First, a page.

Quaternary amine / low concentration alcohol-based

The synergistic mechanism of quaternary amines in the presence of alcohols involves the breakdown of the lipoprotein complexes by the quaternary amines in the cell membrane of microorganisms. The opening of the membrane thereby allows the alcohol, which is a protein denaturant, to penetrate the cell membrane and cause irreversible damage inside the cell. Cavicide has a broad spectrum of antimicrobial activity with a recommended surface contact time of 10 minutes at 20°. It can be used as a cleaner, as an ultrasonic cleaning solution, and for instrument immersion.
Resistance to Organics (Soils)

Including blood in all active ingredient efficacy testing is important because clinicians rarely deal with pure cultures of microorganisms. Clinically, microorganisms are usually contained within proteinaceous material such as blood, plaque, saliva, etc. Inclusion of these proteins in tests is important since these proteins interfere with the antimicrobial activity of disinfectants. For this reason, it is a good clinical practice--and a mandated labeling requirement from the EPA--to clean surfaces of gross debris prior to disinfection.

Read full By Lauren Crawford, BS; Zhi-Jian Yu, PhD; Erin Keegan, BS; and Tina Yu, MS at:  http://www.infectioncontroltoday.com/articles/2000/11/a-comparison-of-commonly-used-surface-disinfectan.aspx

Total global solar heads for 200GW, 50GW in 2014

Peak EnergyRNE has a look at the global solar power market - Total global solar heads for 200GW, 50GW in 2014.
Total global solar installations are well on the way to the 200GW mark, with the amount of PV added in the fourth quarter of 2014 forecast to fall just short of 20 gigawatts at 19.5GW, according to new data.

According to findings in the latest NPD Solarbuzz Quarterly, the amount of solar PV deployed worldwide in QSB_Q4 Solar PV Demand and Year-End Cumulative Installed PV_1410064 is forecast to be equivalent to the energy supplied by five large-scale nuclear power plants and will surpass the total annual solar PV deployed in 2010.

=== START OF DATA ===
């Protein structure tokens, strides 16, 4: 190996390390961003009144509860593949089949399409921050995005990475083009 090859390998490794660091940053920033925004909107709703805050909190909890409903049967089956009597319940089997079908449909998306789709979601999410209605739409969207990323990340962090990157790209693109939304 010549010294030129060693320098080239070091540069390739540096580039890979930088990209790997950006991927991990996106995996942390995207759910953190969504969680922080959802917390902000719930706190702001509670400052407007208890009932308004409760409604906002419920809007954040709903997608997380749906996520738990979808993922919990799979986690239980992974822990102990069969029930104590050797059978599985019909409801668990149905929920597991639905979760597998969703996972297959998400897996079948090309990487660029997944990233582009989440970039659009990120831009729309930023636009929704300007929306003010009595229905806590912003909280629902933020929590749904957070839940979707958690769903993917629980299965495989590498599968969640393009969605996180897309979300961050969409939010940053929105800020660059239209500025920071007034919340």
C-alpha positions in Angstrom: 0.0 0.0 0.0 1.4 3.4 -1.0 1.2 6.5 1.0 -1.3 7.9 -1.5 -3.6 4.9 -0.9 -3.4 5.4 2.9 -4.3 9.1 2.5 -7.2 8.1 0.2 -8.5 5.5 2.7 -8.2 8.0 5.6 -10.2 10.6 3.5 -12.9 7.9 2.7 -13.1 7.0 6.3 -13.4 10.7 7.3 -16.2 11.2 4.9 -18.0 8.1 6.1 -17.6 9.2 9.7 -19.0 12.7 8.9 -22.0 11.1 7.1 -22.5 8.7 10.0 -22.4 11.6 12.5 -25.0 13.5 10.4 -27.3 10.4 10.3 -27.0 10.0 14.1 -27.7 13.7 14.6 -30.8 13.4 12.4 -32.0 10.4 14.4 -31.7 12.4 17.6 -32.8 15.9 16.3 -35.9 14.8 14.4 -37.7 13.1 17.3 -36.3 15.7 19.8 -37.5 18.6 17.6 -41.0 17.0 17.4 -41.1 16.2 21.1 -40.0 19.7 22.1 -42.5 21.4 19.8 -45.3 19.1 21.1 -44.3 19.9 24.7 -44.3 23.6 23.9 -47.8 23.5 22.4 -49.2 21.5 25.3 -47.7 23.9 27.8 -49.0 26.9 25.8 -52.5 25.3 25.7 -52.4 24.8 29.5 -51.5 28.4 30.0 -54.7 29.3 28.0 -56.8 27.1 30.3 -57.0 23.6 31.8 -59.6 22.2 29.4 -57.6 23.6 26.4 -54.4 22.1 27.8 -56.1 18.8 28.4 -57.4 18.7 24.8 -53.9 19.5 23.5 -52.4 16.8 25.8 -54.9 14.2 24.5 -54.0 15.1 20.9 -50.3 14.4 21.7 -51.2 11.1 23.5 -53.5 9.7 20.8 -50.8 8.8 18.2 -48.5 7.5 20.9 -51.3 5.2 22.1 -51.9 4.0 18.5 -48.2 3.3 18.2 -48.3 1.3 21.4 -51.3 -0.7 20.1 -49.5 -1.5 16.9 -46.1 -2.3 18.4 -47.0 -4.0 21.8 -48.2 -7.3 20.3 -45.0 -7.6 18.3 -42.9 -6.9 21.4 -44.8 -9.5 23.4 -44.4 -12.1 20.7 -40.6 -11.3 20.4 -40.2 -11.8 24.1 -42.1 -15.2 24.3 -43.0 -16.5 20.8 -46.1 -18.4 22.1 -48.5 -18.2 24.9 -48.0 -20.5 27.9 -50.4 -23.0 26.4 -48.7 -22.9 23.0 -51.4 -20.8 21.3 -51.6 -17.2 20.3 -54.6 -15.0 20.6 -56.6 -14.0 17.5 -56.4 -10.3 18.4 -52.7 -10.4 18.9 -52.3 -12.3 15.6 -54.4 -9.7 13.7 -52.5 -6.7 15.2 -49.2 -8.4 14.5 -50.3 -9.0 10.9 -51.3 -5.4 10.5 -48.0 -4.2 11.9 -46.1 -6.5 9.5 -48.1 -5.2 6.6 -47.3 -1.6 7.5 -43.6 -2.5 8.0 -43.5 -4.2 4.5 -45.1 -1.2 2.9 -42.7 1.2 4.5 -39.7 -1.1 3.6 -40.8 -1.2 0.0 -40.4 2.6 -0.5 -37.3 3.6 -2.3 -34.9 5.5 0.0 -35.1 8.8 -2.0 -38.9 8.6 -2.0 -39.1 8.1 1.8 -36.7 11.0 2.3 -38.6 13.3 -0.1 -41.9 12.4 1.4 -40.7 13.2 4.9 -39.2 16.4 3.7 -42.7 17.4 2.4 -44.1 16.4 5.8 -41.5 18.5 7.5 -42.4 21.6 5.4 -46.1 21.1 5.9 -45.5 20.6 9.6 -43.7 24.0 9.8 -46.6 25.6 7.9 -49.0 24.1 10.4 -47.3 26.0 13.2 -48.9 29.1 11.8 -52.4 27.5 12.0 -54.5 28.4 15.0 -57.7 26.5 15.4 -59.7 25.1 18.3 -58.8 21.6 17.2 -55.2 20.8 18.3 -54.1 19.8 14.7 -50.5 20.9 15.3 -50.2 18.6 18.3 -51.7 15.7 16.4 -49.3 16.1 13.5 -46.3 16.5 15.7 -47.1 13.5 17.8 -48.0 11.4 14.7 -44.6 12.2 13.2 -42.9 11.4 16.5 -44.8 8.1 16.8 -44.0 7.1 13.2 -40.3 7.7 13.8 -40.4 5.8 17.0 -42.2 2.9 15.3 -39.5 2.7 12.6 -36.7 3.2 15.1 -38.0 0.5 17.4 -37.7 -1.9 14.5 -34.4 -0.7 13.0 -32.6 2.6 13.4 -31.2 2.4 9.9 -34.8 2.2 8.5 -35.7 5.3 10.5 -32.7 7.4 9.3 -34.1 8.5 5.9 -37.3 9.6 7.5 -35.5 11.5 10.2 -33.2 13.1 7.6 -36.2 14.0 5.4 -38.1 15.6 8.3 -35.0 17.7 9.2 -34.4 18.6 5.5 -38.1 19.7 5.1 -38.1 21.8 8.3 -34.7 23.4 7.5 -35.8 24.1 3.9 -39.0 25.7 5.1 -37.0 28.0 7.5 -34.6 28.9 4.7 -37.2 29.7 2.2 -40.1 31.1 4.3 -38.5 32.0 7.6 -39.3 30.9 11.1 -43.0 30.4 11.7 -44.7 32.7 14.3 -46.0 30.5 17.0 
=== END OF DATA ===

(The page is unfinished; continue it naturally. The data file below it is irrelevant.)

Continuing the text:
OSHA “Launches” Rulemaking to Significantly Update and Massively Increase the Number of Chemicals with Permissible Exposure Limits

Environmental & Safety Law Update

By James L. Curtis and Craig B. Simonsen

Through a fifty-five page proposed rule in the form of a Request for Information (RFI), 79 Fed. Reg. 61384 (October 10, 2014), OSHA has re-opened a "national dialogue on hazardous chemical exposures and permissible exposure limits" (PELs) in the workplace.

The OSHA's PELs are the regulatory limits on the amount or concentration of a chemical substance in the air in the workplace. The PELs are intended to protect workers against the adverse health effects of exposure to hazardous substances. According to OSHA, approximately ninety-five percent of the current nearly 500 PELs have not been updated since their adoption in 1971. More importantly, OSHA's current PELs cover only a "small fraction of the tens of thousands of chemicals used in commerce, many of which are suspected of being harmful."